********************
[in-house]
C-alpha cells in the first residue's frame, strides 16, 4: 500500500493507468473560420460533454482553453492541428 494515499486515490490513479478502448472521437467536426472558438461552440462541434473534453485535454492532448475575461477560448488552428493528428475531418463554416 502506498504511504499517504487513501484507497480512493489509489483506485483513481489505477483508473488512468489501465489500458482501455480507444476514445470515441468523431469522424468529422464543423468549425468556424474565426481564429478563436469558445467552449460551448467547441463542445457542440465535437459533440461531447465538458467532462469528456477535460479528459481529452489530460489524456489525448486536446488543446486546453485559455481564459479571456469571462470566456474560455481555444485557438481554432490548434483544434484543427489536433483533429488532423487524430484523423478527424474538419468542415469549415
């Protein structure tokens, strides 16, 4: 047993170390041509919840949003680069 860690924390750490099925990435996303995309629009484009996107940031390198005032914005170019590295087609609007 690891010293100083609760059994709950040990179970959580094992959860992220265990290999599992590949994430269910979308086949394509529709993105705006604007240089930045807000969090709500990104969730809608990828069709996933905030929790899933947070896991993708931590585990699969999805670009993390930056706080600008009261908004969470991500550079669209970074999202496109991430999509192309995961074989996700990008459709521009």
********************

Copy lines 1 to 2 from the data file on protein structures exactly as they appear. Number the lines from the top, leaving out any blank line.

[in-house]
C-alpha cells in the first residue's frame, strides 16, 4: 500500500493507468473560420460533454482553453492541428 494515499486515490490513479478502448472521437467536426472558438461552440462541434473534453485535454492532448475575461477560448488552428493528428475531418463554416 502506498504511504499517504487513501484507497480512493489509489483506485483513481489505477483508473488512468489501465489500458482501455480507444476514445470515441468523431469522424468529422464543423468549425468556424474565426481564429478563436469558445467552449460551448467547441463542445457542440465535437459533440461531447465538458467532462469528456477535460479528459481529452489530460489524456489525448486536446488543446486546453485559455481564459479571456469571462470566456474560455481555444485557438481554432490548434483544434484543427489536433483533429488532423487524430484523423478527424474538419468542415469549415